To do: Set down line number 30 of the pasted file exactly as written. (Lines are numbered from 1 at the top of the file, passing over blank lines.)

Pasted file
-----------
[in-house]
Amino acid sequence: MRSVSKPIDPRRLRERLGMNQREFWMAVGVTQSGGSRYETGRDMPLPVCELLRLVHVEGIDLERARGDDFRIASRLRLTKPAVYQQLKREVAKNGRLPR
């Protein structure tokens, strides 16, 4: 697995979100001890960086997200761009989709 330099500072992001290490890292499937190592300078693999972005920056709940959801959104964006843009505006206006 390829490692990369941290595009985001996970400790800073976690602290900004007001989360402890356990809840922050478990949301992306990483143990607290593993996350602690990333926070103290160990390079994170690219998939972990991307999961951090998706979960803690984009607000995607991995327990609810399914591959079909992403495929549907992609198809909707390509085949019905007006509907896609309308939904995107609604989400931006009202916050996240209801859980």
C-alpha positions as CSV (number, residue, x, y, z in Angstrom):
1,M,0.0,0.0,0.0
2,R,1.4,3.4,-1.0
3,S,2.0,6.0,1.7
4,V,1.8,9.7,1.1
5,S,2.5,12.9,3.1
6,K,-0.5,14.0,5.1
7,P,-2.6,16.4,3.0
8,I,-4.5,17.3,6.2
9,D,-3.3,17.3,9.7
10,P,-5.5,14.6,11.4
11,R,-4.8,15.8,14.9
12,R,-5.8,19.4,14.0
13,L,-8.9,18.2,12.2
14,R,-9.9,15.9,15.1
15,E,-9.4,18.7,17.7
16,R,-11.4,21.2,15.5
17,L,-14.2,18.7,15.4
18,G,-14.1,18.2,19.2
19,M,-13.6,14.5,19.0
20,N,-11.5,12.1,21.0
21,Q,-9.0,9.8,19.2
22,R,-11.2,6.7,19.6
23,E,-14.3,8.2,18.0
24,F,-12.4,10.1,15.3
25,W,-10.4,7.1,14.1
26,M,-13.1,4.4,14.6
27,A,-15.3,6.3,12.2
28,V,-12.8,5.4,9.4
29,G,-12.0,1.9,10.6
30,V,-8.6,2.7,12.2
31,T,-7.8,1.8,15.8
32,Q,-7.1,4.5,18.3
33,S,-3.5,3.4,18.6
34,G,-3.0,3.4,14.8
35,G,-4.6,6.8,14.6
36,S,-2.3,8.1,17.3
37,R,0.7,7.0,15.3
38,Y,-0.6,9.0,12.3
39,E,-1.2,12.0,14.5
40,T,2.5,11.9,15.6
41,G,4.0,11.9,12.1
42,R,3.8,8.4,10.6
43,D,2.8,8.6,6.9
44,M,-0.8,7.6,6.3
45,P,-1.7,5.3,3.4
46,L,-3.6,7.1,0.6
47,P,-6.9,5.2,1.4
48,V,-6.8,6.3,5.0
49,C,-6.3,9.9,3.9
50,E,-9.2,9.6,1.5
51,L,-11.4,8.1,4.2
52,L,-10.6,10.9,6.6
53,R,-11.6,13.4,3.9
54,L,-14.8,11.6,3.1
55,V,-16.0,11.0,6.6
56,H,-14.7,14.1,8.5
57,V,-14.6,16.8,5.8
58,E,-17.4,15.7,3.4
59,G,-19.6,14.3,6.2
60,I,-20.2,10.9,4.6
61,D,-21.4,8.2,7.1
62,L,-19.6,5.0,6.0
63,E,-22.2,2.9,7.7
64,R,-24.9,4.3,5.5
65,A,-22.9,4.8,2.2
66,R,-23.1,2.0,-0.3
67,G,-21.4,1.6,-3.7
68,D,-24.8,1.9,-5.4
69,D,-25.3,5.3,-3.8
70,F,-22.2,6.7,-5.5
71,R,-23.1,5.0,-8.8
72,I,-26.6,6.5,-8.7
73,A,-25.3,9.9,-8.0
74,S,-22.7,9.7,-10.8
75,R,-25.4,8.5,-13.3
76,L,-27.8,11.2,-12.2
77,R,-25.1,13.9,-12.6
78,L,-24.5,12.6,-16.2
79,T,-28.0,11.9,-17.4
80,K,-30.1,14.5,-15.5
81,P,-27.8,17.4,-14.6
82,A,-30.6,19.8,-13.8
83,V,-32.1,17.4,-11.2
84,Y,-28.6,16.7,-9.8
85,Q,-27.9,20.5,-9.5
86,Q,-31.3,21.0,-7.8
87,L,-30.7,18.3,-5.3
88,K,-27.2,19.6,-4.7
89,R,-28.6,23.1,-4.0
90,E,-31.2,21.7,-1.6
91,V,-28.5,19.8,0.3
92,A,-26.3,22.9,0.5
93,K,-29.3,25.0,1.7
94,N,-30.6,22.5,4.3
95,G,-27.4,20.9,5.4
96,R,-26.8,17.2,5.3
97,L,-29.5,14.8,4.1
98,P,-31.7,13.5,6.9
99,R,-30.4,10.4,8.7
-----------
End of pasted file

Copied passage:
26,M,-13.1,4.4,14.6